It began to rain. Sunlight seared through the falling water creating a world of white and platinum, the road and trees cast silver in the shifting light. A tumbling river tore through the rock on the left of the road, sparkling in the sun’s rays. Then, without warning, we left the shadow of the rainstorm and entered a dry realm higher still. Red barns and soft meadows, indigo lakes and laughing streams. We crested over a pass between the mountains, then descended into a wide grassy plain, the High Plains filled with horses and foals, likely an ancient lakebed drained long ago. I saw a highland cow, a red, long haired, horned creature I had only ever seen in the Scottish Highlands. Yet here one was in the Rockies. We were taking an alternate route, along highway 285, because there was a sink hole in the usual road to Aspen on 24. Though it was 25 miles longer, we would never have encountered the High Plains if we had gone the normal route.

Photo by Becca Tarnas

After the plains we passed the town of Buena Vista, and saw several signs protesting a Colorado Springs plan to dam this valley for a reservoir. It was hard to imagine these canyons and valleys sunk below placid waves, a lake that would most likely surrender to silt build-up in less than a century. Our route turned on to 82, and we circled a still, blue lake, reflecting the high peaks in exact mirror image. The road climbed ever higher, making sharp turns on the mountain’s face, leaving the bottoms of my feet with that hollow tickle that accompanies a slight fear of heights. The evening sun rises and sets constantly in the mountains as new views open beyond each passing peak. Yet at last it set for good, and our road became ever dimmer.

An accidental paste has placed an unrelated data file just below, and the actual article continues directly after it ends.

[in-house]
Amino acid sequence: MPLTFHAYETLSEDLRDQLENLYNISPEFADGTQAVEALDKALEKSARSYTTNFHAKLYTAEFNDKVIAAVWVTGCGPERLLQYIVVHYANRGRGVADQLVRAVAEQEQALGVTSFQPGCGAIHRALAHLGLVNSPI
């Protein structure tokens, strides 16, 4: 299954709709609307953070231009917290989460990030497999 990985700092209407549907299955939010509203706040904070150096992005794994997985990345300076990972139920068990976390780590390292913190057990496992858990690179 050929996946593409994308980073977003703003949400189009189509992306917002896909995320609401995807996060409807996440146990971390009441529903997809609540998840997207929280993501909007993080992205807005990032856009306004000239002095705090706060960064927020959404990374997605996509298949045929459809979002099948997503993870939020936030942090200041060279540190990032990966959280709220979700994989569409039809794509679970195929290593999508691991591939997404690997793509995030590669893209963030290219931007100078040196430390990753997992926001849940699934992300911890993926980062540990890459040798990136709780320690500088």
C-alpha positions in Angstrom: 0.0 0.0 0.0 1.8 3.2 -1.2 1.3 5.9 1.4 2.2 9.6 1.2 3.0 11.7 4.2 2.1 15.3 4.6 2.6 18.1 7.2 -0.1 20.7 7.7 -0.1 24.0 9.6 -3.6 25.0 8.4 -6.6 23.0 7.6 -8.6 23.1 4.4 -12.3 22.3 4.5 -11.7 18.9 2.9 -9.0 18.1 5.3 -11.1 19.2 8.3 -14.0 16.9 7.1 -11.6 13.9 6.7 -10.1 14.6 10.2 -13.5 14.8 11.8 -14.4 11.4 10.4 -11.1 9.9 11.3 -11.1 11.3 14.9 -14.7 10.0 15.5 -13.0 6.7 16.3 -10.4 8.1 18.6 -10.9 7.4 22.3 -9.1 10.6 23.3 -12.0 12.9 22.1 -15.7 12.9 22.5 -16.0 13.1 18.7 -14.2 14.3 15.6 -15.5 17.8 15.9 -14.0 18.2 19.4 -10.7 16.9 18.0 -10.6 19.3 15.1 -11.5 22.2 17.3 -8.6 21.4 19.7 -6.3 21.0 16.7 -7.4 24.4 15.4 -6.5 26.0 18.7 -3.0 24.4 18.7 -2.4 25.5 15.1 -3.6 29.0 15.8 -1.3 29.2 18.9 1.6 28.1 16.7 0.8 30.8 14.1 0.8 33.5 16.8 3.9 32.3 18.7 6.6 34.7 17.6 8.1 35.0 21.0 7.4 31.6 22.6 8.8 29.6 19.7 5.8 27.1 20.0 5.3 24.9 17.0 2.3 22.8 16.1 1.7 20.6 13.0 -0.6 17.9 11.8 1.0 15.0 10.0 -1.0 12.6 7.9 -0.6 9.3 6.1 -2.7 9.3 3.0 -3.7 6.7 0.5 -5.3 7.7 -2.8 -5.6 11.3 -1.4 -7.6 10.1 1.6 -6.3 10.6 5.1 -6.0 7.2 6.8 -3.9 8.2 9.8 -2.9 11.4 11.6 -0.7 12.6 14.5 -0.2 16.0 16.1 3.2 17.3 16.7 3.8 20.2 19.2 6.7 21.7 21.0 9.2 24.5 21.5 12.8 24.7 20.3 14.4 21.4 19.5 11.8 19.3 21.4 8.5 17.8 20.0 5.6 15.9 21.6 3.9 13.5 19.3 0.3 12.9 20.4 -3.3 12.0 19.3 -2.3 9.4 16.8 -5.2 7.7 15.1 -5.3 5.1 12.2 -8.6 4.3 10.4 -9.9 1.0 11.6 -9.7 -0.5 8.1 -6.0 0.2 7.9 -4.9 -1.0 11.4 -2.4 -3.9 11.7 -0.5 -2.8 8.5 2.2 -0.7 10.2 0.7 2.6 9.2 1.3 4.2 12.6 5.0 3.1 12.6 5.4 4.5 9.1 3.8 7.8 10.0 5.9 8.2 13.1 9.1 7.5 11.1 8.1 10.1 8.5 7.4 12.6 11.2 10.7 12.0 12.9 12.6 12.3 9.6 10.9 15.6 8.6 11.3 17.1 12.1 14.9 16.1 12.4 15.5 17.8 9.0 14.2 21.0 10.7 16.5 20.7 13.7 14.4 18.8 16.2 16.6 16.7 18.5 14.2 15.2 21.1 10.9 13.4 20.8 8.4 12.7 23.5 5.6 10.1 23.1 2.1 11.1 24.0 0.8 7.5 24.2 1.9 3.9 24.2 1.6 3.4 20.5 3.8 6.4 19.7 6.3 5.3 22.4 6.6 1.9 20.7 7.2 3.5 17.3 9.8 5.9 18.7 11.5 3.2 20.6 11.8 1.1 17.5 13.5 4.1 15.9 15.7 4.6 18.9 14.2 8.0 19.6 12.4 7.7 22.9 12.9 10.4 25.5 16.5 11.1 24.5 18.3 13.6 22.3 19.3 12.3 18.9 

Finally, no more mountains obstructed our view and we rose above the world at Independence Pass. We stepped into the crystal air at 12,095 feet. Immediately we were short of breath as we walked about a glass pool reflecting the dusk sky, the tundra foliage bedecked in miniscule wildflowers. The descent into Aspen grew ever darker, and the road twisted and turned beneath overhanging rocks and aspen branches. Moths flew continuously into our headlights. Then, out of nowhere, a pale brown bunny leapt into our path, so close to the car there was literally no way to avoid it. We hit it instantly and I prayed it had died quickly. I cried all the way into Aspen. There was literally nothing we could have done, yet I could find no way to justify it. I have seen many things on this trip that humanity cannot justify, and this one act I felt so personally.

Photo by Becca Tarnas

Rarely have I felt the kind of exhaustion we both felt upon arrival in Matt’s aunt’s beautiful home, decorated with exquisite relics from her world travels. We ate peaches and cherries, a sweet relief from American road trip food. I long to go on the kinds of adventures that I see captured as memories in every part of this house. But for now, my only adventure will be into the dreamworld of sleep.

Photo by Becca Tarnas

Humid Heartland